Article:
Nanopatch vaccine technology company attracts $25 million
|The Nanopatch applicator and a large version of the patch.|
Vaccine technology company Vaxxas has moved a step closer to achieving its goal of improving world health, thanks to a capital raising of $25 million.
The company, a start-up of The University of Queensland’s UniQuest commercialisation company, has attracted the funding led by Australian venture capital firm OneVentures in its series B fundraising to further the Nanopatch.
The Nanopatch, invented at UQ’s Australian Institute for Bioengineering and Nanotechnology by Professor Mark Kendall, seeks to replace traditional needle and syringe methods with a small patch that delivers vaccines painlessly.
In 2011, UniQuest, working with Professor Kendall, founded Vaxxas to advance the Nanopatch towards being a clinically-proven product.
“This investment is a key next step in advancing a series of clinical programs and develop a pipeline of new vaccine products for major diseases using Vaxxas’ patented Nanopatch technology,” Professor Kendall said.
“The Nanopatch has the potential to improve global health.
“The technology is the size of a postage stamp, and has thousands of small projections designed to deliver the vaccine to abundant immune cells in the skin.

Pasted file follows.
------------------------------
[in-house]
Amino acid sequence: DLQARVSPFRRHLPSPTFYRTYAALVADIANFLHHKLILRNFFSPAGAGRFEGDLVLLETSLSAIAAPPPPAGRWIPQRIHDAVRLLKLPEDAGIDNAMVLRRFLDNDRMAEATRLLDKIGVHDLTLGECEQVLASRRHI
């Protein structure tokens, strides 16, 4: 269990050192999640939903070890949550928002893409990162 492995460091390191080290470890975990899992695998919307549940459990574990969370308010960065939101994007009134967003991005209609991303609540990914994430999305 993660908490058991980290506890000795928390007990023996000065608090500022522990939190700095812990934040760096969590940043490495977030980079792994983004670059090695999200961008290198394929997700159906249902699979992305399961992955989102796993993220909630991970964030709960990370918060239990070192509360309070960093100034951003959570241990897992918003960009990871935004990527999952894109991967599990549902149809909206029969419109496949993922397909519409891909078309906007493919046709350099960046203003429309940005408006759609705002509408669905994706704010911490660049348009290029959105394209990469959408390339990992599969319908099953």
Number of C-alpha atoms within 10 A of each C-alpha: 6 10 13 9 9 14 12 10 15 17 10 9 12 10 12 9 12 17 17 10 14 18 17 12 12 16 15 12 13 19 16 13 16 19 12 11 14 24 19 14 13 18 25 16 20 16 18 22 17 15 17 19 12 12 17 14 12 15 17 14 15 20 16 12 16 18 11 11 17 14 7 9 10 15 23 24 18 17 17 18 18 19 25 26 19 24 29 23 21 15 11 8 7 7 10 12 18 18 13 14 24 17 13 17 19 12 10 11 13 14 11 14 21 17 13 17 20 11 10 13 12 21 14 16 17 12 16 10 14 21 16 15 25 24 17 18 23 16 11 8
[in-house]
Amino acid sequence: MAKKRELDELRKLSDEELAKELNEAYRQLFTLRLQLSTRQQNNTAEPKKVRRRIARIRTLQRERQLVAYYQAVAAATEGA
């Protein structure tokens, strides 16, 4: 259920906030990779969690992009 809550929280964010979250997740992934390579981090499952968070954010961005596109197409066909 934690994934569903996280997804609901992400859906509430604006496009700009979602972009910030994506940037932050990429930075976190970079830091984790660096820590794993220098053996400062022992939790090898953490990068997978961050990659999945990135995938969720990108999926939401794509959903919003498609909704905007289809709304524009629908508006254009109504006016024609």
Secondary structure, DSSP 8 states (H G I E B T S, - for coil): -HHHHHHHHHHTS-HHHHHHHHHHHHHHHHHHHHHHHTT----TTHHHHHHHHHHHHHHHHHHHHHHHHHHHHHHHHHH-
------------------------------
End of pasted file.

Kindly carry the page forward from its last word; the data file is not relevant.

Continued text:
“It is designed for thermostability, making it cheaper to produce, more convenient to transport and easier to access in developing countries.”
Deputy Vice-Chancellor (Research) Professor Robyn Ward said the significant investment demonstrated the high quality of research coming out of UQ.
“The Nanopatch is an excellent example of the practical research UQ experts are tackling,” she said.
“From a concept developed on campus to international testing, the Nanopatch is an inspiring success story of what researchers at UQ are achieving.”
UniQuest CEO Dr Dean Moss welcomed the funding.
“UniQuest is delighted that Vaxxas has been able to raise funds in a Series B venture financing round from existing and new investors, taking the total capital raised by the start-up company to $40 million,” he said.
“There is huge potential with this technology, if successful, to improve health world-wide.
“It is already one of UniQuest’s 30-plus commercialisation stories and I look forward to seeing the next exciting step in the development of the needle-free vaccination technology.”
Media: Professor Mark Kendall via Anne Kollorz Ewing, +617 3346 4265, +61 435 968 614 firstname.lastname@example.org).
For Vaxxas: in the United States, Kathryn Morris, The Yates Network, +1 (845) 635-9828, Kathryn@theyatesnetwork.com; in Australia, Dr Douglas Pretsell, +61 (0)466 925966, Douglas.Pretsell@instinctif.com; in Europe, Dr Robert Mayer, +49 (0)89 3090 5189 13, Robert.Mayer@instinctif.com.